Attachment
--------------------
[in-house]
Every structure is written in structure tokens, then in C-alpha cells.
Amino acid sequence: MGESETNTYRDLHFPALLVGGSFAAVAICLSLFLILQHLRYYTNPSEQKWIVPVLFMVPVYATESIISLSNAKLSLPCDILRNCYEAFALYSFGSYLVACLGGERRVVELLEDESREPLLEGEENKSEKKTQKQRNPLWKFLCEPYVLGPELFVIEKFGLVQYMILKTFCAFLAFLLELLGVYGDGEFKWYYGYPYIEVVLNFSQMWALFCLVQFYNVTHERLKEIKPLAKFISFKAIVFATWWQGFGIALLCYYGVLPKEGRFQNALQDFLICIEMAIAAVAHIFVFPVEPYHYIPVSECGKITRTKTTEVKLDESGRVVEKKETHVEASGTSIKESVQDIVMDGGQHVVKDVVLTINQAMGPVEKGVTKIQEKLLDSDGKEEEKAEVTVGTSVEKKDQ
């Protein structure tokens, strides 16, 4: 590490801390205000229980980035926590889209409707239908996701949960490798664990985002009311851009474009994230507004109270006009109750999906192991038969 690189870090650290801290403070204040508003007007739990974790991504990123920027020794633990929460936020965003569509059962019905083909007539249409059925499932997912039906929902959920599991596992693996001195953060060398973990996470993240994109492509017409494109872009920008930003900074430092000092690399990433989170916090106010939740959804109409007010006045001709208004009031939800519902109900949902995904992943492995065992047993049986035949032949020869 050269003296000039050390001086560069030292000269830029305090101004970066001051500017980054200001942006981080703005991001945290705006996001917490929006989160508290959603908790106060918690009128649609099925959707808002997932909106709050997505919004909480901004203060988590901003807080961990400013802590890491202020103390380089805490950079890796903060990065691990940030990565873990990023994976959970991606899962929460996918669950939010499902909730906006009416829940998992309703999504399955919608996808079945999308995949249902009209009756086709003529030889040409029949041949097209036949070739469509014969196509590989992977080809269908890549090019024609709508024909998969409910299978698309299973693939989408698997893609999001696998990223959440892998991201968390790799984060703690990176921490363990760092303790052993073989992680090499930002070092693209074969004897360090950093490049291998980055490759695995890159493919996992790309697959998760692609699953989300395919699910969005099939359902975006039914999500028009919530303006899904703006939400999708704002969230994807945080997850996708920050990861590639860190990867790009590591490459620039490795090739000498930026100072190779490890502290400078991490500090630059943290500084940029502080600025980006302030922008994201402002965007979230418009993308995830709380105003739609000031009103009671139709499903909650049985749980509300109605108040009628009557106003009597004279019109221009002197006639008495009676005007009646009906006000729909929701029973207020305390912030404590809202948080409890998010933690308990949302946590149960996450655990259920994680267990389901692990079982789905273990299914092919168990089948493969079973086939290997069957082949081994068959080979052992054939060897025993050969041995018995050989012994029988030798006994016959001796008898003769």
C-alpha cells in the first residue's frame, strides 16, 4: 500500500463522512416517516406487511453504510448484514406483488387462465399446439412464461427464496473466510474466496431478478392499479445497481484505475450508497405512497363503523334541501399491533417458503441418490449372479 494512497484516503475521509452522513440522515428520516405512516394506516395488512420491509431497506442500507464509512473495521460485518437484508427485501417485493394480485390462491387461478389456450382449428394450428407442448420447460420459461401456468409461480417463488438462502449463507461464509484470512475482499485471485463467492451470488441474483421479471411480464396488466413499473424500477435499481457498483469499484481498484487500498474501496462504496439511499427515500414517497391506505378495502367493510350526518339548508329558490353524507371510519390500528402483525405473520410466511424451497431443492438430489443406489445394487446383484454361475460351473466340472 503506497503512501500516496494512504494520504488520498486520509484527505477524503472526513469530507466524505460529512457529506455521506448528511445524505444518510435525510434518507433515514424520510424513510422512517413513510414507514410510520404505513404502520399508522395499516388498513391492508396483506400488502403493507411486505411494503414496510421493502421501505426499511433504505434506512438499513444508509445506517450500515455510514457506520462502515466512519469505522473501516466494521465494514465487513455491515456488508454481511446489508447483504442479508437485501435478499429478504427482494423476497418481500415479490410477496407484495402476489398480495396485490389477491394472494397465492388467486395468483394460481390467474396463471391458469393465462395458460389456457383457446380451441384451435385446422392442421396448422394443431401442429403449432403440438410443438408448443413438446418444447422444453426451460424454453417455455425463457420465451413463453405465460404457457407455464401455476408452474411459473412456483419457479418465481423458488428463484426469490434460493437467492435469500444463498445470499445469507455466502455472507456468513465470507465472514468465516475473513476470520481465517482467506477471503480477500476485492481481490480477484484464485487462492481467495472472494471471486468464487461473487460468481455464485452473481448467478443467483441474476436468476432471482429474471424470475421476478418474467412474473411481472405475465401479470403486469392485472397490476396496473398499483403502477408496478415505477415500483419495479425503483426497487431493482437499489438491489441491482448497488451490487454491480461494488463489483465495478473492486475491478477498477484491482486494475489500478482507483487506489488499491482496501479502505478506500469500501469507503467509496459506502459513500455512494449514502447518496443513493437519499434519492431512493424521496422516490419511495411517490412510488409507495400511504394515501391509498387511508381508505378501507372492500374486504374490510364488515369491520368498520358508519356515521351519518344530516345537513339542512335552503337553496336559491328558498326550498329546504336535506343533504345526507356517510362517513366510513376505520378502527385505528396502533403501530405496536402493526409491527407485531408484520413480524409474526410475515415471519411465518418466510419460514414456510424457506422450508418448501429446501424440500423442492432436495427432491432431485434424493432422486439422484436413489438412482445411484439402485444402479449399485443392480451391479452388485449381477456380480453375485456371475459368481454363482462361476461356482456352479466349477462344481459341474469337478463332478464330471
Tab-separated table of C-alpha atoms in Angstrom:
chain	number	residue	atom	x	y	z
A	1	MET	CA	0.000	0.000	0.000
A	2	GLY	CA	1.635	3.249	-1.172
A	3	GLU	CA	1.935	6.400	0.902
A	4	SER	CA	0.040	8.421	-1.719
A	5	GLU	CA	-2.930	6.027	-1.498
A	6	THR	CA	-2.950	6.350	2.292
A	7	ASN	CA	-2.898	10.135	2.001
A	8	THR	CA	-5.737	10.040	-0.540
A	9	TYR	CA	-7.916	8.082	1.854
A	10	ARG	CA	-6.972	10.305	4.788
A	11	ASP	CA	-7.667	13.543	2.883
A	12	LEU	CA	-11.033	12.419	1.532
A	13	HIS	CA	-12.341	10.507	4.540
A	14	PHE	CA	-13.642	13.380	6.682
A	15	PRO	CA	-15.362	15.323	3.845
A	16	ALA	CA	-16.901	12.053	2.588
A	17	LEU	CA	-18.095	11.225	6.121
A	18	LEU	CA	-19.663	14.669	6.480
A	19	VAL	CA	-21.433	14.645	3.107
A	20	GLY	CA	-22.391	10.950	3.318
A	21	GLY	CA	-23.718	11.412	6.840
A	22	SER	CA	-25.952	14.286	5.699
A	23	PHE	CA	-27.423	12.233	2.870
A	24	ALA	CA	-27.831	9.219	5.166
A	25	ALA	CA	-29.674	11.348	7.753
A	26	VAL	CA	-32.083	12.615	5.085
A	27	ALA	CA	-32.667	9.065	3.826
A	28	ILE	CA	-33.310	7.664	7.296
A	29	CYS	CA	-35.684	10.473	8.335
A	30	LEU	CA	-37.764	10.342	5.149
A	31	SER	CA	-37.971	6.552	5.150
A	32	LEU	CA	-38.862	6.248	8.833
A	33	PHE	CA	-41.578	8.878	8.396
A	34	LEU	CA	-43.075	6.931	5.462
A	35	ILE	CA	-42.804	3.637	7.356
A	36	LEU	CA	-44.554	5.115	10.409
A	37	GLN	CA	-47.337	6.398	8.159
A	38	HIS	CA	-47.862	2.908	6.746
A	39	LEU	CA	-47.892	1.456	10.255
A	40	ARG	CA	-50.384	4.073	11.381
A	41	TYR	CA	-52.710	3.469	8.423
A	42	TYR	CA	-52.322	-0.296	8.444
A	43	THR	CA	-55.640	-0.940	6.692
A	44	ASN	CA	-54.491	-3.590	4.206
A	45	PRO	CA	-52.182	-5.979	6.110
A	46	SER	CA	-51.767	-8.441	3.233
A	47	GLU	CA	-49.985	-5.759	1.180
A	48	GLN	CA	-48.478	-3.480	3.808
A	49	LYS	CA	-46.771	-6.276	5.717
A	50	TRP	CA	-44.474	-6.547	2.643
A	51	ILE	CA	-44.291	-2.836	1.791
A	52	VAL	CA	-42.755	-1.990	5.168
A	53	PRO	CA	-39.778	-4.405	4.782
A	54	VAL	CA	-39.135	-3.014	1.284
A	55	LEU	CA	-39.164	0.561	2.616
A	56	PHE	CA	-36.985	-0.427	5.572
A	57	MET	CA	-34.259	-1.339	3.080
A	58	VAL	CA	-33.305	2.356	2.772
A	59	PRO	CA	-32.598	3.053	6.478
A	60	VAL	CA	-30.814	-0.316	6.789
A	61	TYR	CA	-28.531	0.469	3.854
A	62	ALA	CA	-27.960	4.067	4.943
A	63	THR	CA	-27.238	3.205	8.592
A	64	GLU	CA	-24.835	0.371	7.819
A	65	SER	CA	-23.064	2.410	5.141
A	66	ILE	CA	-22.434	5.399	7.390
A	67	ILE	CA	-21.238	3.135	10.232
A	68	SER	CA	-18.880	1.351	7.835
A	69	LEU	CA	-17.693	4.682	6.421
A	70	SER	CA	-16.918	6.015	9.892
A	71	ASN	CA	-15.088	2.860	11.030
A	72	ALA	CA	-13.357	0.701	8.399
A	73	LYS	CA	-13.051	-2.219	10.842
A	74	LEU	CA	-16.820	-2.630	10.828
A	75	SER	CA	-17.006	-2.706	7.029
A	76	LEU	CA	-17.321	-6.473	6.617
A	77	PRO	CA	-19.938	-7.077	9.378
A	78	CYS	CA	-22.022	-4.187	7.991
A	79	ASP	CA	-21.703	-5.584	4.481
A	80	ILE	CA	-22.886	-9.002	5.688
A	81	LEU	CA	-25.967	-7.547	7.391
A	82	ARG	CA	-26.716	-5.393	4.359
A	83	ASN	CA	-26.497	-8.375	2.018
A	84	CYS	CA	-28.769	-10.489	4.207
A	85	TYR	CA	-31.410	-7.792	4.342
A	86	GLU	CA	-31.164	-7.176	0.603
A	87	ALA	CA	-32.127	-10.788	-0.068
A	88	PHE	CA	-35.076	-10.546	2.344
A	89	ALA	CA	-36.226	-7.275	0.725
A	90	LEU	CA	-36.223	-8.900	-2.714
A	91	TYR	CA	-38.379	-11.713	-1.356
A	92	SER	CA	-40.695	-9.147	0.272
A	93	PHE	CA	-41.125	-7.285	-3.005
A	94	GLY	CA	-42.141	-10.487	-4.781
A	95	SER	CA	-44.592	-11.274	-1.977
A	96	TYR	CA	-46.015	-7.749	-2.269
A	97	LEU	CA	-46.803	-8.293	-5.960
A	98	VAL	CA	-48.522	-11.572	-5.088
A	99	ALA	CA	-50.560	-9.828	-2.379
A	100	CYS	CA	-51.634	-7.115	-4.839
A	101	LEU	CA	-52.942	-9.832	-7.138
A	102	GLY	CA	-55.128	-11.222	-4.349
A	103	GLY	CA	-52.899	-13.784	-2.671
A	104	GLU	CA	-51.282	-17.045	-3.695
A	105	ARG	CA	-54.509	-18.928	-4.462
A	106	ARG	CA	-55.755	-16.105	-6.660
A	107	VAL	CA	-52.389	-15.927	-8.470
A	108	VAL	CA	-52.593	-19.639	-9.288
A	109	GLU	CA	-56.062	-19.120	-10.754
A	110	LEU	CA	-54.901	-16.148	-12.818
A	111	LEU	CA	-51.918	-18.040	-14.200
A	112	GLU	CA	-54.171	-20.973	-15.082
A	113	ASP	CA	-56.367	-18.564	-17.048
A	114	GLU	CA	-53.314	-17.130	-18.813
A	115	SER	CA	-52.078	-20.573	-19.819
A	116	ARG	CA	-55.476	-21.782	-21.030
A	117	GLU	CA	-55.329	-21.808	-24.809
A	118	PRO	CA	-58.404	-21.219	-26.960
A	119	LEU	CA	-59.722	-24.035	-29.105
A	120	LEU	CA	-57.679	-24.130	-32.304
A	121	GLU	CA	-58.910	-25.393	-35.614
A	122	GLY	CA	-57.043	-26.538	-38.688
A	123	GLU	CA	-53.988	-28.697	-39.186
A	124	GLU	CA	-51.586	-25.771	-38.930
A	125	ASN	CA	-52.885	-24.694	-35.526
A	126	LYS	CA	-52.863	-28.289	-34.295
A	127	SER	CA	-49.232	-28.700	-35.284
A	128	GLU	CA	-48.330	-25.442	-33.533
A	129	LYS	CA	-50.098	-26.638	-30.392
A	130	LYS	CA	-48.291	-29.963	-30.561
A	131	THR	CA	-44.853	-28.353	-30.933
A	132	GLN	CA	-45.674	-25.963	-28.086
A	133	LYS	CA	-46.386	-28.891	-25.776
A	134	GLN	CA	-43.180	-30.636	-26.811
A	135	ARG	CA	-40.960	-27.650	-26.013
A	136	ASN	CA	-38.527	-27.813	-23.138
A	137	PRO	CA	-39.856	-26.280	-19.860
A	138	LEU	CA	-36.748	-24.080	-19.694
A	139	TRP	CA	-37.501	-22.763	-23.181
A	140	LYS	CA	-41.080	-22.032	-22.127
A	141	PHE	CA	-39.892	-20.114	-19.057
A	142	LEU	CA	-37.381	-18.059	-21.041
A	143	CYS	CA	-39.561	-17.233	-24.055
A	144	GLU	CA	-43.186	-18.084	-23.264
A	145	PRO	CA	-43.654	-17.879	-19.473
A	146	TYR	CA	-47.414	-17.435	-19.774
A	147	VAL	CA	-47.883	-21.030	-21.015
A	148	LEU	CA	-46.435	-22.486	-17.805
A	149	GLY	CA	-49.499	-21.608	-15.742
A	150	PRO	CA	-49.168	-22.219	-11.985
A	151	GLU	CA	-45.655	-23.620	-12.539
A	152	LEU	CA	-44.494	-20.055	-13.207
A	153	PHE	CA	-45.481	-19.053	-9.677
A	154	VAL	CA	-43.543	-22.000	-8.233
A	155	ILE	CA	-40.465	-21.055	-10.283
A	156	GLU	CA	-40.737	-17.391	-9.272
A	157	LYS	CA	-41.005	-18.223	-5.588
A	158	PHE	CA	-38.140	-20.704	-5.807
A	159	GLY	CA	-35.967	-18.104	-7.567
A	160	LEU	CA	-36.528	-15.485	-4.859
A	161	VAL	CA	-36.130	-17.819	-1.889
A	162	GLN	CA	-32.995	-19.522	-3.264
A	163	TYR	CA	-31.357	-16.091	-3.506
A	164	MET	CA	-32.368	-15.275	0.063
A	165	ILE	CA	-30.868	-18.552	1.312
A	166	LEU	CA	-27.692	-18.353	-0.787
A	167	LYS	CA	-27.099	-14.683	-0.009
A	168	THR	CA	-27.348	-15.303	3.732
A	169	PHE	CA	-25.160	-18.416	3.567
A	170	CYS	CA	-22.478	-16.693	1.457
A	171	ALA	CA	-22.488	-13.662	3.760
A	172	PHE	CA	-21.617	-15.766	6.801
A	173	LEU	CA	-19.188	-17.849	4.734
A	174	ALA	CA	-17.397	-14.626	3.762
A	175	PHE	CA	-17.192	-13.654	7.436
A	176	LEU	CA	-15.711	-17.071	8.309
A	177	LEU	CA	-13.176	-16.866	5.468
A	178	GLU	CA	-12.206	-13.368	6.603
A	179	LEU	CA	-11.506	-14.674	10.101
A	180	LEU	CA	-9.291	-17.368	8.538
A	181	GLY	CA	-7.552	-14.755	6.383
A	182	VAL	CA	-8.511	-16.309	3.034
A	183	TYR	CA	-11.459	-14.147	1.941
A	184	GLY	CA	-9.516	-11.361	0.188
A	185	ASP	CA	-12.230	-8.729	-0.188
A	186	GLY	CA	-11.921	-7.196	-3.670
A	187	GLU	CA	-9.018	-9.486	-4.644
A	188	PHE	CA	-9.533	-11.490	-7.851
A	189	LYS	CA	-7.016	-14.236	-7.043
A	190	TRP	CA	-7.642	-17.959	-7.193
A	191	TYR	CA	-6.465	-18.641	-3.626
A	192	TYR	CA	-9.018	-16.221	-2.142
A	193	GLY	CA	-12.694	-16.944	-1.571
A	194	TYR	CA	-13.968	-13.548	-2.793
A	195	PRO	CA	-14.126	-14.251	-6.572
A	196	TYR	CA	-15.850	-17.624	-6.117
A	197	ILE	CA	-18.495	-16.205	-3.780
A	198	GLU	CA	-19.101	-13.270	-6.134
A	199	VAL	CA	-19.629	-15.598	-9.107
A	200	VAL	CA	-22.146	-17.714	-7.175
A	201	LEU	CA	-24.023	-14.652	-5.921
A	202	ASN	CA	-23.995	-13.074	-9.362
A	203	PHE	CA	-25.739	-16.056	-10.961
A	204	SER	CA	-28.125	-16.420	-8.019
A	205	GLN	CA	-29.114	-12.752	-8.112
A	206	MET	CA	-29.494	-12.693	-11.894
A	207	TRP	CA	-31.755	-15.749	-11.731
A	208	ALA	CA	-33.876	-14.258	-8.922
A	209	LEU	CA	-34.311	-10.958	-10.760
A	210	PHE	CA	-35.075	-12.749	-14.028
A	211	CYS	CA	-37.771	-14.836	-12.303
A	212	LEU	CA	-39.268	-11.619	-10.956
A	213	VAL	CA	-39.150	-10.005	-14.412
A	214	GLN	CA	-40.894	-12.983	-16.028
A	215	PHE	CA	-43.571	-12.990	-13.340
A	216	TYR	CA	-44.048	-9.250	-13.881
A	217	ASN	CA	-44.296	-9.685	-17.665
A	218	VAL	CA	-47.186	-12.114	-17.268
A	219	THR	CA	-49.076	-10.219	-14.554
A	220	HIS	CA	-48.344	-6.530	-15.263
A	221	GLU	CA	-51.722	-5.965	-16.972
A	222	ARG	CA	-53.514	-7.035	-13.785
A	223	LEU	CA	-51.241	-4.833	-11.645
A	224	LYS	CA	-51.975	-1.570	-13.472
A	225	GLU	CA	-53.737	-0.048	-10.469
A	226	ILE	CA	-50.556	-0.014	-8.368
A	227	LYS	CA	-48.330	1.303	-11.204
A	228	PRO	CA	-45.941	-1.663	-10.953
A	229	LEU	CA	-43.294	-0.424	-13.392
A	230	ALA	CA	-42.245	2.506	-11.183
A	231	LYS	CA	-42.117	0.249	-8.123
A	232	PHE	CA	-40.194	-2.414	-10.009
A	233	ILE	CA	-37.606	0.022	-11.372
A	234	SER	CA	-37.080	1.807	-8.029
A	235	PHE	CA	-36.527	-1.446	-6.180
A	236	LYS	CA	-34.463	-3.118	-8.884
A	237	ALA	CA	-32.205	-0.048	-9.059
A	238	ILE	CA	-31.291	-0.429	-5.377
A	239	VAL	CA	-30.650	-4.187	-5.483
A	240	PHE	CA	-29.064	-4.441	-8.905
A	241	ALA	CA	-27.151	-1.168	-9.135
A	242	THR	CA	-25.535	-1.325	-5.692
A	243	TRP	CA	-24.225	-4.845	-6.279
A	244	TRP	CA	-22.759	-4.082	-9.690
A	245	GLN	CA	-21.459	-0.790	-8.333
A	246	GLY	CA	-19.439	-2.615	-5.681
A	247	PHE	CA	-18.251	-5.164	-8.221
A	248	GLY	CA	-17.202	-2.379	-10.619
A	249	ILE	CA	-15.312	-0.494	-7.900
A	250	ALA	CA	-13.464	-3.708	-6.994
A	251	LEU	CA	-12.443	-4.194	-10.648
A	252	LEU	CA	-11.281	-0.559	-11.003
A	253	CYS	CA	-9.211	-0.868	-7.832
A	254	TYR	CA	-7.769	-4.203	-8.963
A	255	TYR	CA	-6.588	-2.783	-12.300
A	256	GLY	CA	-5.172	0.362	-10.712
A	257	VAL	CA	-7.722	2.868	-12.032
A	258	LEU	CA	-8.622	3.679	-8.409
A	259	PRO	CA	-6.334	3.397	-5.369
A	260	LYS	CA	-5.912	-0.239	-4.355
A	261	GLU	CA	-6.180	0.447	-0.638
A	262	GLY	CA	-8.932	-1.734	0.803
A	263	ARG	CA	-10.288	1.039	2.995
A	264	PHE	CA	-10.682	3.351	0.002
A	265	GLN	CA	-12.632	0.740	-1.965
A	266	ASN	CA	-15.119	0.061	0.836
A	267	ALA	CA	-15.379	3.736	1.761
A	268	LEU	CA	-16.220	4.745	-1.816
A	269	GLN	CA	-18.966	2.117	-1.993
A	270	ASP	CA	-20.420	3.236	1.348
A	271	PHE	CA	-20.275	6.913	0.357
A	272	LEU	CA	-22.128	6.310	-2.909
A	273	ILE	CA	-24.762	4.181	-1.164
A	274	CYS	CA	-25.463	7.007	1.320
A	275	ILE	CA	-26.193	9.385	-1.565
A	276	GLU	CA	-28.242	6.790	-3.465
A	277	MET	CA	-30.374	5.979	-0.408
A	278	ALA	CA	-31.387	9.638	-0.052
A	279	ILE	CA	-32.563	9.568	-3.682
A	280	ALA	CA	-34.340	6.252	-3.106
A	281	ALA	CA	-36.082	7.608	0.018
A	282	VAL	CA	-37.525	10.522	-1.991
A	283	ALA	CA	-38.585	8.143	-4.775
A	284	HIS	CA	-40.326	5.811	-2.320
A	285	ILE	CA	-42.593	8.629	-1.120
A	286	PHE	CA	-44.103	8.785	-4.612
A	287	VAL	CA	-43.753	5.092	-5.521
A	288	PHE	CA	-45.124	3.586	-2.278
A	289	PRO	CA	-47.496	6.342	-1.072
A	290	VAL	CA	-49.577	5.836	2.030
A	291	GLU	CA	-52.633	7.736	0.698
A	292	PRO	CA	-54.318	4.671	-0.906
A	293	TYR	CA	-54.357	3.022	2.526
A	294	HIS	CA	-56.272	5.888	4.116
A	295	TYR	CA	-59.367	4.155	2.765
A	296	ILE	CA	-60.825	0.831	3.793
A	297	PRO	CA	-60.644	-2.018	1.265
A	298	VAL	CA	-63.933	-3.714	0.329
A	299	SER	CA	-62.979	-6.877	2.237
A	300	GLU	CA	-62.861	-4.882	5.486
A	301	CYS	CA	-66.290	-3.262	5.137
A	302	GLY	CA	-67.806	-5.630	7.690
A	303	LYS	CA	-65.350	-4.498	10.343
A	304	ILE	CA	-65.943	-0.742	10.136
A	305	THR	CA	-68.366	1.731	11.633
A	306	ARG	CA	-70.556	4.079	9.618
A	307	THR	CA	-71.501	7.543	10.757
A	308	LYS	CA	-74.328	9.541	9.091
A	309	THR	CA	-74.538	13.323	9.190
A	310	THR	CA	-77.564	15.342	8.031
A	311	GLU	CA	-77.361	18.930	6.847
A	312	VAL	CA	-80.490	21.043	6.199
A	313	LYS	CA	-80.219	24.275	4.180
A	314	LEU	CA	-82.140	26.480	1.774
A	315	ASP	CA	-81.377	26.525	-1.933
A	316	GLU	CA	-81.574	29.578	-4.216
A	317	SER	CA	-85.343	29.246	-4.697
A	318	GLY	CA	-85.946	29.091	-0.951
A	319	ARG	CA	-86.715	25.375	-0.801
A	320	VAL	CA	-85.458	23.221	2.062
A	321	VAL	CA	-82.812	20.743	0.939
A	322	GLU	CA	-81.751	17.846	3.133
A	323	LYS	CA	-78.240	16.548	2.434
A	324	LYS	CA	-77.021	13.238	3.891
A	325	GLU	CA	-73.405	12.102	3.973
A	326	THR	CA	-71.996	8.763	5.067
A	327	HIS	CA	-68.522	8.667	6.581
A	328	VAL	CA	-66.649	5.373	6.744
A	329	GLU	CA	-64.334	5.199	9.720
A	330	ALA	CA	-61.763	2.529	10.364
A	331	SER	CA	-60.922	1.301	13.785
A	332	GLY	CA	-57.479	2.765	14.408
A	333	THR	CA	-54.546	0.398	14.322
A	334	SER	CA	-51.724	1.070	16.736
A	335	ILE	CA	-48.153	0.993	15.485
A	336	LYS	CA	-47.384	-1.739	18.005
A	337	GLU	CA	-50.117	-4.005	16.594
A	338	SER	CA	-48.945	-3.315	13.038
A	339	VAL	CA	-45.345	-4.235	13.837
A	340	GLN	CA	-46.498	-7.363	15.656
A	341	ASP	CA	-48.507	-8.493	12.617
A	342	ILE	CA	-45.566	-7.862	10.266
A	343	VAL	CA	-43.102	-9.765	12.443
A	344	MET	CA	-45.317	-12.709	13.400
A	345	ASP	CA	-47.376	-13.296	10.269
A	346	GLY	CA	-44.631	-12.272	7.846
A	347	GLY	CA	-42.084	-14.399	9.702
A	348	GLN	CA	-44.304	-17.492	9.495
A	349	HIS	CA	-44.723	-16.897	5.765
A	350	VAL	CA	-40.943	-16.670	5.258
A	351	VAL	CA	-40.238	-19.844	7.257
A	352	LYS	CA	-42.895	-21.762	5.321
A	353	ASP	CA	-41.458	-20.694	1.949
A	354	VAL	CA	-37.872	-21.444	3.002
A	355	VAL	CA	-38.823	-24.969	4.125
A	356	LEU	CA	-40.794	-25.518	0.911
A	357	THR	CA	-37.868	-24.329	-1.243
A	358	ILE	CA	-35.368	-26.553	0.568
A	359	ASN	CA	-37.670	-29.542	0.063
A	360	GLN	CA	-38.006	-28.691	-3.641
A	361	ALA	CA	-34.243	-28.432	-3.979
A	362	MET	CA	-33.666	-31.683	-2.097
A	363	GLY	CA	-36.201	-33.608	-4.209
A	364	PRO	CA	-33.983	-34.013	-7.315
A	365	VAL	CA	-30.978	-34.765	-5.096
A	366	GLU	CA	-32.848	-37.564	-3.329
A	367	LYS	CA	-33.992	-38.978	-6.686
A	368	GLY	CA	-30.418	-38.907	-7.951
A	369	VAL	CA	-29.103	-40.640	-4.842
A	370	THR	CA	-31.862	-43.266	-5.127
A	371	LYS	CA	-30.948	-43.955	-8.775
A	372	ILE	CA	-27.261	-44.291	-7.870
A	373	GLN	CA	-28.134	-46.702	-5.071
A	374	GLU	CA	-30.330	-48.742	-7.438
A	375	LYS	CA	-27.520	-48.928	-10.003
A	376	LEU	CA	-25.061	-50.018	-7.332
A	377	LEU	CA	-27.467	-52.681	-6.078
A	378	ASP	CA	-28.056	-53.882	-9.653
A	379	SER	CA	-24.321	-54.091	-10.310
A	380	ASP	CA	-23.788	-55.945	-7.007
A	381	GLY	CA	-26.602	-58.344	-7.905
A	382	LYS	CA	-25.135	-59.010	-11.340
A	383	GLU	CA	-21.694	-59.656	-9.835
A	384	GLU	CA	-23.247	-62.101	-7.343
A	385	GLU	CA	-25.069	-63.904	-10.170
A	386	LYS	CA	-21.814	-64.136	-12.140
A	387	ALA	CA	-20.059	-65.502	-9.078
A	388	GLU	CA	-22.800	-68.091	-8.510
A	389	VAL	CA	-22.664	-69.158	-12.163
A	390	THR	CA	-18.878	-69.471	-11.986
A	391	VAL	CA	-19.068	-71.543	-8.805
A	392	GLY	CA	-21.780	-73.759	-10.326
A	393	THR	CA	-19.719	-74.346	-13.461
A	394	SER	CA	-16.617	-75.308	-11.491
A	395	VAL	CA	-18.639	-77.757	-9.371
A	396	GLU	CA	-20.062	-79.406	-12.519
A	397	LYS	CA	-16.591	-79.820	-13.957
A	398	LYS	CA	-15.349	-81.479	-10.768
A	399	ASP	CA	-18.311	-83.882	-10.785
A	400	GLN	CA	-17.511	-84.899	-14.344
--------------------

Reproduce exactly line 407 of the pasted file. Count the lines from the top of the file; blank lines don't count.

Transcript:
A	400	GLN	CA	-17.511	-84.899	-14.344